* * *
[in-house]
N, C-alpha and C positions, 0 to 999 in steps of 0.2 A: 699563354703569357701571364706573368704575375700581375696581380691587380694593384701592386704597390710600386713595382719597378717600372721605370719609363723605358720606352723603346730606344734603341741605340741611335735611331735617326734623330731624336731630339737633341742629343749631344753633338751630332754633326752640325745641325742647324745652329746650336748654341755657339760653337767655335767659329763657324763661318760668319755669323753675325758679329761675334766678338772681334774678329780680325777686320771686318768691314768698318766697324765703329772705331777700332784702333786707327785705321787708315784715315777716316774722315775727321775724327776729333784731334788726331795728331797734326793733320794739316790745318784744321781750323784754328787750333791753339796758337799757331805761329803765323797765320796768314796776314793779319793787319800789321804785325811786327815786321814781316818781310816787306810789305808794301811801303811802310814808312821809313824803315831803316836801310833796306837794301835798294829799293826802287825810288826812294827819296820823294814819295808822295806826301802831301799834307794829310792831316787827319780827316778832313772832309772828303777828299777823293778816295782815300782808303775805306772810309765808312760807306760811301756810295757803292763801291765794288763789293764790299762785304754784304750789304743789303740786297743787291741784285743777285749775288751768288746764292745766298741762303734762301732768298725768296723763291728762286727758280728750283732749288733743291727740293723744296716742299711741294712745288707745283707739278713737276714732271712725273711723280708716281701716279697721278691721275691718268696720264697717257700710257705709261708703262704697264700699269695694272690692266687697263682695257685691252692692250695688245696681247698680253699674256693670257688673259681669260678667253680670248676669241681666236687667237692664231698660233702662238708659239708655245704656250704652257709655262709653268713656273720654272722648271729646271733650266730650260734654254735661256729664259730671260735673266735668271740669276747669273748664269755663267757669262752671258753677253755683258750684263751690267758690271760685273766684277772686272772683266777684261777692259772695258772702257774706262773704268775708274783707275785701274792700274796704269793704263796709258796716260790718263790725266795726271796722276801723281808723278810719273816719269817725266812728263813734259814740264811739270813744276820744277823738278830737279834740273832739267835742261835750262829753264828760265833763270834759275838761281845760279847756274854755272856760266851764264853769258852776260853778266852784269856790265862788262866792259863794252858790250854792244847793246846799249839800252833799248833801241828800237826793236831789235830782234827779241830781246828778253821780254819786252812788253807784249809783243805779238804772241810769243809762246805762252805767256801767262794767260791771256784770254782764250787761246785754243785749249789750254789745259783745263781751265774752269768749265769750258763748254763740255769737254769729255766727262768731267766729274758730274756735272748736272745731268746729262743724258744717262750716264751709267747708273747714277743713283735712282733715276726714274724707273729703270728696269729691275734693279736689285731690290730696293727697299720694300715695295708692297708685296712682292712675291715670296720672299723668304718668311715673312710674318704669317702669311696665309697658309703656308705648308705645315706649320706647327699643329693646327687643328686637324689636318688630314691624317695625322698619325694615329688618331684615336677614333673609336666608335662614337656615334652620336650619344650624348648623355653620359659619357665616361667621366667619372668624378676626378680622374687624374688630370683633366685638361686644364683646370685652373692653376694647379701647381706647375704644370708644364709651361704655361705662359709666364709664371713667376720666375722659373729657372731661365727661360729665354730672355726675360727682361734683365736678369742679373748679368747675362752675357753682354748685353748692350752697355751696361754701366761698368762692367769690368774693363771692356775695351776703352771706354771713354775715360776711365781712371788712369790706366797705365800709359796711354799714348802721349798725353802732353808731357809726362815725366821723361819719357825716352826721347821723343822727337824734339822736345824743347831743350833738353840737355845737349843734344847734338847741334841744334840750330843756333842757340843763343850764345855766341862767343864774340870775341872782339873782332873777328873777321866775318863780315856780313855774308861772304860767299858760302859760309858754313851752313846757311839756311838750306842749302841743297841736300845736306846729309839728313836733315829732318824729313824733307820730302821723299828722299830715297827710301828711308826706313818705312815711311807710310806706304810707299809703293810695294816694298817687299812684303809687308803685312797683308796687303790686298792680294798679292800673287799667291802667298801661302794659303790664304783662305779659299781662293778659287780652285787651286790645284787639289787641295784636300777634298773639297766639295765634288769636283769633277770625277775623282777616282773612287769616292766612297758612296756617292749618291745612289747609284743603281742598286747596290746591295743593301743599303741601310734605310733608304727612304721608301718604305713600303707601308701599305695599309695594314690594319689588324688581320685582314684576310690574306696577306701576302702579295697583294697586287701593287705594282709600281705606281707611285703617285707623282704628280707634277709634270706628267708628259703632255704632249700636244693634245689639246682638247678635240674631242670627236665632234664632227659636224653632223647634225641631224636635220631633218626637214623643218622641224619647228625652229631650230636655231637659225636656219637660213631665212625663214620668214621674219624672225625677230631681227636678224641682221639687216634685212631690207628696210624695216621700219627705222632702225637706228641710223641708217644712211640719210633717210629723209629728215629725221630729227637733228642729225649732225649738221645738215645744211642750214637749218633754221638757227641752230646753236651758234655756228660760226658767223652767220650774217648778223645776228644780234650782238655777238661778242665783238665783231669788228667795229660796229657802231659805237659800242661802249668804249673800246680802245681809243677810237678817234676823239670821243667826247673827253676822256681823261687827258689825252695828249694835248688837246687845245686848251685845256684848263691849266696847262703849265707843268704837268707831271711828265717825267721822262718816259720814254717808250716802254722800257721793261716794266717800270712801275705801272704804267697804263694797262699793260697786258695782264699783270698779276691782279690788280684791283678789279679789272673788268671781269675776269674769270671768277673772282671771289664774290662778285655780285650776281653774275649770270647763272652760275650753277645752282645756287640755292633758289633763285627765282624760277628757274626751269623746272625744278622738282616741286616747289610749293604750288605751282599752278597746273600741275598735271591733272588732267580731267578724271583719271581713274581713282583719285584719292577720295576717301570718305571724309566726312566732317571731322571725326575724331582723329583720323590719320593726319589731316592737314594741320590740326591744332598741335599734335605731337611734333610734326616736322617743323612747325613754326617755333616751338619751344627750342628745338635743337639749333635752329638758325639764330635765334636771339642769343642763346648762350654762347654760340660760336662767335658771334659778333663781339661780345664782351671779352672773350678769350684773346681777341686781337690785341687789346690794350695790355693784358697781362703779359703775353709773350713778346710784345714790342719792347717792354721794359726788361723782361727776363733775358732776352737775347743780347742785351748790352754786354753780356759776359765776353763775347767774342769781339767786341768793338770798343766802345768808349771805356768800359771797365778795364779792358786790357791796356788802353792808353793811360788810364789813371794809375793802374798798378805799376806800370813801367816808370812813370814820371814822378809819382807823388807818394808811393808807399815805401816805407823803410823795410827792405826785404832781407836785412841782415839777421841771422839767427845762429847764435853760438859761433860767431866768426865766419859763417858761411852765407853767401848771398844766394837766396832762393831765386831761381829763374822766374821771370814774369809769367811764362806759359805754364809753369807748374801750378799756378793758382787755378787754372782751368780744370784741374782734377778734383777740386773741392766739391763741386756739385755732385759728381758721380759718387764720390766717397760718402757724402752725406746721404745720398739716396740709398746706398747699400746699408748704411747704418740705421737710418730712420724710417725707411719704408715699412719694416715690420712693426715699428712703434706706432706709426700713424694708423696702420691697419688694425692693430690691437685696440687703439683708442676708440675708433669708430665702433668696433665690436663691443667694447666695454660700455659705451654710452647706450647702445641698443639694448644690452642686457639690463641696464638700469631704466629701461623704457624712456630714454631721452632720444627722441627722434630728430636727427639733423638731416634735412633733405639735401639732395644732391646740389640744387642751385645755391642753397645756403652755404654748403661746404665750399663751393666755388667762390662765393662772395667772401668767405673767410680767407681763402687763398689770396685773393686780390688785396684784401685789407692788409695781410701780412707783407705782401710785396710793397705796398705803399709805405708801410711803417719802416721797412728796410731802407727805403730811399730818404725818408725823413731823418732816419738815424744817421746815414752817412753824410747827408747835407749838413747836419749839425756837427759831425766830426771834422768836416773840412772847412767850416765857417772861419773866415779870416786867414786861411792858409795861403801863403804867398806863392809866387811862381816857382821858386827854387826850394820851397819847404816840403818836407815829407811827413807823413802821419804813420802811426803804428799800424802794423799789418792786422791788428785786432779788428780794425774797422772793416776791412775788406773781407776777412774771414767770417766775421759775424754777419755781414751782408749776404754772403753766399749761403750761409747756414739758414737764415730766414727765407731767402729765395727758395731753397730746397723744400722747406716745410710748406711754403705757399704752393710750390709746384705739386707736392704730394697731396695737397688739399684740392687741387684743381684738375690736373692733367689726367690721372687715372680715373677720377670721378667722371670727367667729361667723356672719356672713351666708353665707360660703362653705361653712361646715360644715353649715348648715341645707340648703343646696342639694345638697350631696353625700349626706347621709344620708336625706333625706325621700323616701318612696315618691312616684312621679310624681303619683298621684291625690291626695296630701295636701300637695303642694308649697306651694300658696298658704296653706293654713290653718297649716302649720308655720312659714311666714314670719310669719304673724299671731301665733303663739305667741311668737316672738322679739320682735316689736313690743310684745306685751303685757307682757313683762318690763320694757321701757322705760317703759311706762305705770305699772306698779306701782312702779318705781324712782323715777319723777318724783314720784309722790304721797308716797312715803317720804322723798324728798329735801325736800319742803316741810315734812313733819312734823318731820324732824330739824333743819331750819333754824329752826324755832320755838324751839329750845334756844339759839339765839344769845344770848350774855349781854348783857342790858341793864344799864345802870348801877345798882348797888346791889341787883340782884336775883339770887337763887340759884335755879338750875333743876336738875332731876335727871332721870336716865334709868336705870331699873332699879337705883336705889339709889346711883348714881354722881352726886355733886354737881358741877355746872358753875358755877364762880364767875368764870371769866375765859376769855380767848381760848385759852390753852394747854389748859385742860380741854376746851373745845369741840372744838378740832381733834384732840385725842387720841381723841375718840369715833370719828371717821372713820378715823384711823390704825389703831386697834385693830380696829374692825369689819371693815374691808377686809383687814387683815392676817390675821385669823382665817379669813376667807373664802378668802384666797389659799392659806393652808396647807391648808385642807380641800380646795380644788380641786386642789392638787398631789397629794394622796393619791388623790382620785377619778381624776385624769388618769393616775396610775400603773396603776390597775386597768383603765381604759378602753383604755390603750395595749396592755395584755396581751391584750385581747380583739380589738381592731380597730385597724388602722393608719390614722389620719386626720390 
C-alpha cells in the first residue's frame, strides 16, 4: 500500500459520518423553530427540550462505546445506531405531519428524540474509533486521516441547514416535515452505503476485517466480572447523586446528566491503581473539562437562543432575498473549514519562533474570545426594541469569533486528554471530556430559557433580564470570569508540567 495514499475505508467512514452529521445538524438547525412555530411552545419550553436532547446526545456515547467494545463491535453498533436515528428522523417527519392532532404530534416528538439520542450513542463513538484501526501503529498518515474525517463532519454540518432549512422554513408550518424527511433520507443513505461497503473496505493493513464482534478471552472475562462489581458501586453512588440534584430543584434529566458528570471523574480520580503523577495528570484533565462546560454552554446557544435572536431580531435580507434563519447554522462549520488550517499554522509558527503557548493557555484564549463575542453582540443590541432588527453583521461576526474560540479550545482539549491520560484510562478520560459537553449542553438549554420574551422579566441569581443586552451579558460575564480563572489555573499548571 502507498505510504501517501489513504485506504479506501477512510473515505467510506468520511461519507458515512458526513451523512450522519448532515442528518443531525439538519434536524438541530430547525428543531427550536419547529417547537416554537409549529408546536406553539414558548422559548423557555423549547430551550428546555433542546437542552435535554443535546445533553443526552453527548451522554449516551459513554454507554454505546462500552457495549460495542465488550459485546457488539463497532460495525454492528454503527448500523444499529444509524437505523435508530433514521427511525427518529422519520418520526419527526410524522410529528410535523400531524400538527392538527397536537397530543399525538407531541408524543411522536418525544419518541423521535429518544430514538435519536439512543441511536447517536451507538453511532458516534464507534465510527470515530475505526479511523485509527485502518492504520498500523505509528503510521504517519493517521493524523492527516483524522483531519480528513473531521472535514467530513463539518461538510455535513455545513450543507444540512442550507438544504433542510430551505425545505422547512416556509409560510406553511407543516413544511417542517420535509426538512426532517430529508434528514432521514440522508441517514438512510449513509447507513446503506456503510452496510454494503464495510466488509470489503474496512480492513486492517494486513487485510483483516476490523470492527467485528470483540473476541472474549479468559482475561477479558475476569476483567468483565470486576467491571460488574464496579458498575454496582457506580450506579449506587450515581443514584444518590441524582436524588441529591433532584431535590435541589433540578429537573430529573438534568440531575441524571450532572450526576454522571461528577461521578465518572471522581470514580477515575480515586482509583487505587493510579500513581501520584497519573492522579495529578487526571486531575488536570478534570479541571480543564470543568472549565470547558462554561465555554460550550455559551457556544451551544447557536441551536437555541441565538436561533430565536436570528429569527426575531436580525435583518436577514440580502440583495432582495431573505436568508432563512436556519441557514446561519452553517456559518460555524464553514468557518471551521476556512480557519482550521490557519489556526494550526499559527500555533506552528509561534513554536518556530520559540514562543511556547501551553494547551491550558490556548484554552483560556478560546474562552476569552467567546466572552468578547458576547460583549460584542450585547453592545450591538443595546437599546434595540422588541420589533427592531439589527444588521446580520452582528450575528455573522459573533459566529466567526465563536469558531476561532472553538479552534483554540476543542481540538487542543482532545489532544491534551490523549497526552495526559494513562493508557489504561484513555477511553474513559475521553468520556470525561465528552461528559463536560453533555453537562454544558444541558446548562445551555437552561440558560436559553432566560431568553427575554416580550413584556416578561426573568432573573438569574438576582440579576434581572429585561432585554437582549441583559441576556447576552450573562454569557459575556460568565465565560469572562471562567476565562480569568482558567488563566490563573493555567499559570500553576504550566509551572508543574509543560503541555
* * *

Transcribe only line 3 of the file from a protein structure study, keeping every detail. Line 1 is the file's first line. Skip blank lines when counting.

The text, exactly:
C-alpha cells in the first residue's frame, strides 16, 4: 500500500459520518423553530427540550462505546445506531405531519428524540474509533486521516441547514416535515452505503476485517466480572447523586446528566491503581473539562437562543432575498473549514519562533474570545426594541469569533486528554471530556430559557433580564470570569508540567 495514499475505508467512514452529521445538524438547525412555530411552545419550553436532547446526545456515547467494545463491535453498533436515528428522523417527519392532532404530534416528538439520542450513542463513538484501526501503529498518515474525517463532519454540518432549512422554513408550518424527511433520507443513505461497503473496505493493513464482534478471552472475562462489581458501586453512588440534584430543584434529566458528570471523574480520580503523577495528570484533565462546560454552554446557544435572536431580531435580507434563519447554522462549520488550517499554522509558527503557548493557555484564549463575542453582540443590541432588527453583521461576526474560540479550545482539549491520560484510562478520560459537553449542553438549554420574551422579566441569581443586552451579558460575564480563572489555573499548571 502507498505510504501517501489513504485506504479506501477512510473515505467510506468520511461519507458515512458526513451523512450522519448532515442528518443531525439538519434536524438541530430547525428543531427550536419547529417547537416554537409549529408546536406553539414558548422559548423557555423549547430551550428546555433542546437542552435535554443535546445533553443526552453527548451522554449516551459513554454507554454505546462500552457495549460495542465488550459485546457488539463497532460495525454492528454503527448500523444499529444509524437505523435508530433514521427511525427518529422519520418520526419527526410524522410529528410535523400531524400538527392538527397536537397530543399525538407531541408524543411522536418525544419518541423521535429518544430514538435519536439512543441511536447517536451507538453511532458516534464507534465510527470515530475505526479511523485509527485502518492504520498500523505509528503510521504517519493517521493524523492527516483524522483531519480528513473531521472535514467530513463539518461538510455535513455545513450543507444540512442550507438544504433542510430551505425545505422547512416556509409560510406553511407543516413544511417542517420535509426538512426532517430529508434528514432521514440522508441517514438512510449513509447507513446503506456503510452496510454494503464495510466488509470489503474496512480492513486492517494486513487485510483483516476490523470492527467485528470483540473476541472474549479468559482475561477479558475476569476483567468483565470486576467491571460488574464496579458498575454496582457506580450506579449506587450515581443514584444518590441524582436524588441529591433532584431535590435541589433540578429537573430529573438534568440531575441524571450532572450526576454522571461528577461521578465518572471522581470514580477515575480515586482509583487505587493510579500513581501520584497519573492522579495529578487526571486531575488536570478534570479541571480543564470543568472549565470547558462554561465555554460550550455559551457556544451551544447557536441551536437555541441565538436561533430565536436570528429569527426575531436580525435583518436577514440580502440583495432582495431573505436568508432563512436556519441557514446561519452553517456559518460555524464553514468557518471551521476556512480557519482550521490557519489556526494550526499559527500555533506552528509561534513554536518556530520559540514562543511556547501551553494547551491550558490556548484554552483560556478560546474562552476569552467567546466572552468578547458576547460583549460584542450585547453592545450591538443595546437599546434595540422588541420589533427592531439589527444588521446580520452582528450575528455573522459573533459566529466567526465563536469558531476561532472553538479552534483554540476543542481540538487542543482532545489532544491534551490523549497526552495526559494513562493508557489504561484513555477511553474513559475521553468520556470525561465528552461528559463536560453533555453537562454544558444541558446548562445551555437552561440558560436559553432566560431568553427575554416580550413584556416578561426573568432573573438569574438576582440579576434581572429585561432585554437582549441583559441576556447576552450573562454569557459575556460568565465565560469572562471562567476565562480569568482558567488563566490563573493555567499559570500553576504550566509551572508543574509543560503541555